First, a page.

The Wager and Other StoriesThe Wager and Other Stories

Three stories of extraordinary science fiction comprise this collection, the first in the series of Jospar, the Starflyer. Author Greg Sushinsky has brought a unique touch and originality to his work which provides an unforgettable dimension of wonder, adventure and meaning. Join the many readers who have already entered and enjoy this world.

In a world that devalues creativity, writers stand in a courageous place.
--Greg Sushinsky

Merriam-Webster's Word of the Day

Free daily dose of word power from Merriam-Webster's experts
  • Merriam-Webster's Word of the Day for April 18, 2021 is:

    forfend • \for-FEND\  • verb

    1 a archaic : forbid

    b : to ward off : prevent

    2 : protect, preserve

    Examples:

    "All too often, the selfie is looked down upon with condescension, viewed as the narcissist's calling card, treated with scorn and disdain. But why? Heaven forfend we show evidence of loving ourselves." — Rachel Thompson, Mashable, 24 Dec. 2020

    "Juvenile birds left on a quest for their own feeding grounds, to avoid competition with parents and siblings. Going out on their own also forfends against inbreeding, which would have a deleterious effect on the gene pool of their species." — Gary Clark, The Houston Chronicle, 21 Sept. 2018

    Did you know?

    When forfend was first used in the 14th century, it meant "to forbid." The term is still used with this meaning in phrases like "heaven forfend" or "God forfend," but it bears an antiquated patina communicated in our dictionary with an "archaic" label. Other uses of the word are current, though somewhat uncommon. Forfend comes from Middle English forfenden, from for- (meaning "so as to involve prohibition, exclusion, omission, failure, neglect, or refusal") and fenden, a variant of defenden, meaning "to defend."



  • Merriam-Webster's Word of the Day for April 17, 2021 is:

    purloin • \per-LOYN\  • verb

    : to appropriate wrongfully and often by a breach of trust

    Examples:

    "A comfortable career of prosperity, if it does not make people honest, at least keeps them so. An alderman coming from a turtle feast will not step out of his carnage to steal a leg of mutton; but put him to starve, and see if he will not purloin a loaf." — William Makepeace Thackeray, Vanity Fair, 1848

    "White Fox, played with brisk, exemplary swagger by Hsu Feng, is a master thief employed by a corrupt landowner who wants to purloin a priceless sutra from a Buddhist monastery." — Glenn Kenny, The New York Times, 29 Oct. 2020

    Did you know?

    The word purloin features in the title of a famous Edgar Allan Poe story in its past tense form: "The Purloined Letter" was included in Poe's 1845 Tales, and involves the search for a letter that a cabinet minister has stolen and is now using to blackmail the rightful owner, an unnamed woman of royalty. When Poe opted for ­purloin for his story, he was employing a term in use since the 15th century with the meaning "to put away; to inappropriately take or make use of." The word had earlier use, now obsolete, with the meaning "to set aside; to render inoperative or ineffectual," a meaning that links more clearly to the word's Anglo-French origin: purluigner means "to prolong, postpone, set aside," and comes from pur-, meaning "forward," and luin, loing, meaning "at a distance." Its ultimate root is Latin longus, long, meaning "long."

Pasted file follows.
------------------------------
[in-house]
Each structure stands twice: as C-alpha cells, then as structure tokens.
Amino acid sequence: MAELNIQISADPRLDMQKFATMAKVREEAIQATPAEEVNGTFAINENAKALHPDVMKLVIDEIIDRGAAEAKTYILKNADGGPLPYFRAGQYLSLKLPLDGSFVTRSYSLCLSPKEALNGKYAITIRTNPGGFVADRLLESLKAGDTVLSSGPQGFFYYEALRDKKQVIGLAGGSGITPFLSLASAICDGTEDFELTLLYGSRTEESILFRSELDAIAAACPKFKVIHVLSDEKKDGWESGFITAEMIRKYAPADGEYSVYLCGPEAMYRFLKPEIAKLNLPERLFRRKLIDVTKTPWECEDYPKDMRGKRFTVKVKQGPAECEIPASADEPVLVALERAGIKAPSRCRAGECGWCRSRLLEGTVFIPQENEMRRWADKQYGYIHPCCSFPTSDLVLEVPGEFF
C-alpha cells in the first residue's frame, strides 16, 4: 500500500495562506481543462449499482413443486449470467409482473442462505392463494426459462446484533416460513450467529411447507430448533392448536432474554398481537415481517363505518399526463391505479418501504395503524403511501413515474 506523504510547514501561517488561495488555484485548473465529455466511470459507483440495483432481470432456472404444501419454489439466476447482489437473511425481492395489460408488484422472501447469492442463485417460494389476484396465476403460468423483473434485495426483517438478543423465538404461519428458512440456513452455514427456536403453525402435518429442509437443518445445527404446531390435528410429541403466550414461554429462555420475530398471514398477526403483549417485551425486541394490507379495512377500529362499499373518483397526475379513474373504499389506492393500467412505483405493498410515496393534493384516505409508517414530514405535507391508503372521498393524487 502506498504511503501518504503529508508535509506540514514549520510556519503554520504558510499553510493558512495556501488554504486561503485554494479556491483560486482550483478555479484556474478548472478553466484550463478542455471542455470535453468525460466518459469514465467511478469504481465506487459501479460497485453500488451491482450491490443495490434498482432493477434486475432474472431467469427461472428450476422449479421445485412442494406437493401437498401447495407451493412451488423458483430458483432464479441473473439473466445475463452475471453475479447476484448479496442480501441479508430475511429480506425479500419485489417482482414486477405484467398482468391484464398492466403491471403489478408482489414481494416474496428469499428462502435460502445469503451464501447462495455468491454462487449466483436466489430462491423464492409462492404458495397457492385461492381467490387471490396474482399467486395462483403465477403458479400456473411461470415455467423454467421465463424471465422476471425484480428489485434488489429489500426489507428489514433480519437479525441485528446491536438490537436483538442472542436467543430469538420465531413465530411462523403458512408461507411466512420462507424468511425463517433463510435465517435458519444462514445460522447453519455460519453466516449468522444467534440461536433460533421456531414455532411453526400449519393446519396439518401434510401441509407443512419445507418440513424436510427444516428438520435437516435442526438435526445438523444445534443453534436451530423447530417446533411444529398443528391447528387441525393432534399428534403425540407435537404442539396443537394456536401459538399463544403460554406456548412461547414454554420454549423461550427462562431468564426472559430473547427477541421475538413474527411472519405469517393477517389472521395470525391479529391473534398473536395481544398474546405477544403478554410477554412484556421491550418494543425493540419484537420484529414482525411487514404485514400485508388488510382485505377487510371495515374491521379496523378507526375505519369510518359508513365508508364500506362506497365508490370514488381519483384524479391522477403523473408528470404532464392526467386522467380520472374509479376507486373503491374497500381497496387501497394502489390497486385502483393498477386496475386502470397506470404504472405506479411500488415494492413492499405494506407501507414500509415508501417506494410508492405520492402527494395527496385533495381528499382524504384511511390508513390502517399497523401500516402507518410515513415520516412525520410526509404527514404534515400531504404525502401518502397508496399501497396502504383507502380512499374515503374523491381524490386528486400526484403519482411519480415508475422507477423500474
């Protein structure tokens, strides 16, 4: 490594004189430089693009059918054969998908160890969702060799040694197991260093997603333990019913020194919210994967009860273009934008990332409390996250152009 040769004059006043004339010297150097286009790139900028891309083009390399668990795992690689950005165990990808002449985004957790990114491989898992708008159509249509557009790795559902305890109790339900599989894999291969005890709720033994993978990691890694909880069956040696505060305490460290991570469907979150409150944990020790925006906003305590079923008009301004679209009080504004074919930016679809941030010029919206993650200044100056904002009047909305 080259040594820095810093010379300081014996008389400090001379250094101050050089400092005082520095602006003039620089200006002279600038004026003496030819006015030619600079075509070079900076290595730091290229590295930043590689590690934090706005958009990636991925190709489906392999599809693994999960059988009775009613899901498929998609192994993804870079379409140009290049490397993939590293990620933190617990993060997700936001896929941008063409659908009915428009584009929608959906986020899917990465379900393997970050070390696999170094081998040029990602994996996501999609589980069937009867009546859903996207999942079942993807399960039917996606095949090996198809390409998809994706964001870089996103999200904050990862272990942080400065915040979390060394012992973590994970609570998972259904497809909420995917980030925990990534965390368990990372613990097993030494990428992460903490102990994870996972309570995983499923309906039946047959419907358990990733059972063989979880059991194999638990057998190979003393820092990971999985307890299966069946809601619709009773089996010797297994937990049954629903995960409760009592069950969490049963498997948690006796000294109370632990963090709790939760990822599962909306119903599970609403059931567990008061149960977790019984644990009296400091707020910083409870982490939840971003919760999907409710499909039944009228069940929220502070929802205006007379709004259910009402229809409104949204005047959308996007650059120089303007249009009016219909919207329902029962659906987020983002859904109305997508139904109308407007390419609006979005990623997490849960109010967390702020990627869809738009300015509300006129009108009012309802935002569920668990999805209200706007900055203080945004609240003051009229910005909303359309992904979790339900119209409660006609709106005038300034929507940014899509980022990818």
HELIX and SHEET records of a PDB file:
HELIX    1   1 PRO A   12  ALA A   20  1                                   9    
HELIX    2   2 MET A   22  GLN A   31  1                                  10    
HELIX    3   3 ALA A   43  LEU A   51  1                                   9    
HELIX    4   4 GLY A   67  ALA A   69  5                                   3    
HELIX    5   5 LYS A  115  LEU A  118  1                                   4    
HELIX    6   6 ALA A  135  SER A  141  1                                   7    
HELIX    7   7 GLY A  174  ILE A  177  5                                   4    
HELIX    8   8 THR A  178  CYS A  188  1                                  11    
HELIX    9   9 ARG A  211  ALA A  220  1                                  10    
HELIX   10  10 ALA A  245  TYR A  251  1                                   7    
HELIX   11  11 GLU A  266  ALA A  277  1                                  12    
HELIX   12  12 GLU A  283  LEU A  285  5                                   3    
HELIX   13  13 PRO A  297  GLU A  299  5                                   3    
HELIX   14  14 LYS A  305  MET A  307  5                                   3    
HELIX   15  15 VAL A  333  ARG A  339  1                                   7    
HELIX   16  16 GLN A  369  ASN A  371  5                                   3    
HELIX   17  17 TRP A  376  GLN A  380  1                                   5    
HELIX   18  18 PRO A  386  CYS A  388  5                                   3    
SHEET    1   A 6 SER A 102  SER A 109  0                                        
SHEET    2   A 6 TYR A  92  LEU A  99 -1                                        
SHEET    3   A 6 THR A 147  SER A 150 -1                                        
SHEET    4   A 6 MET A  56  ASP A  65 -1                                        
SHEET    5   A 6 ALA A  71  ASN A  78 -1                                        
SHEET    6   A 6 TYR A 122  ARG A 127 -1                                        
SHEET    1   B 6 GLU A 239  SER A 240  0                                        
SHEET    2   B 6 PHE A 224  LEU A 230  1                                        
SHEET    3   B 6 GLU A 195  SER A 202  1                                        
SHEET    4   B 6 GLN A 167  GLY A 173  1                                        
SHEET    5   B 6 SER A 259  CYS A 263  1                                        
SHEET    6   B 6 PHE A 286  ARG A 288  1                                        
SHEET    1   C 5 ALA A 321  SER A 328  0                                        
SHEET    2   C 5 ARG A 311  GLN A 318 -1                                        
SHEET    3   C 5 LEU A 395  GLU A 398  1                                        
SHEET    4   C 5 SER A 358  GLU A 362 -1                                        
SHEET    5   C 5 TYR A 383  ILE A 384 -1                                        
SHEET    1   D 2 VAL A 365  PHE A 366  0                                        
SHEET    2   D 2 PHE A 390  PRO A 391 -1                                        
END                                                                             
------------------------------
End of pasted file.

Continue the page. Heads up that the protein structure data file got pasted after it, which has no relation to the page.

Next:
• Merriam-Webster's Word of the Day for April 16, 2021 is:

    lodestone • \LOHD-stohn\  • noun

    1 : magnetite possessing polarity

    2 : something that strongly attracts

    Examples:

    "… the city was a lodestone of rock-and-roll and rhythm-and-blues innovation." — John Beifuss, The Memphis (Tennessee) Commercial Appeal, 2 Nov. 2020

    "[Britney] Spears … became a vessel for our intense emotions, but in the process, she would also become a lodestone for criticism of an entire generation's tastes and habits." — Craig Jenkins, Vulture, 17 Feb. 2021

    Did you know?

    Lodestone is made up of distinctly English components, ones that have been part of our language since before the 12th century. Lode comes from the Old English lād, which means "way, journey, course." The word stone derives from the Old English stān, which had the same meaning as the modern term stone. When the two ancient words were combined to form lodestone in the early 16th century, the new term referred to magnetite, a magnetic iron ore. Just as a new business district might be a magnet for entrepreneurs, or a poor soul a magnet for bad luck, lodestone sees similar figurative use describing things with a seeming power to attract.



 

The Wager

The saga of Jospar The Starflyer and Kasceto The Ruler begins.

 
 

Cobalt

Join Jospar on his journey -- As His Story Continues.

 
 

Roscoe

Roscoe pits Jospar against the dangerous Kasceto.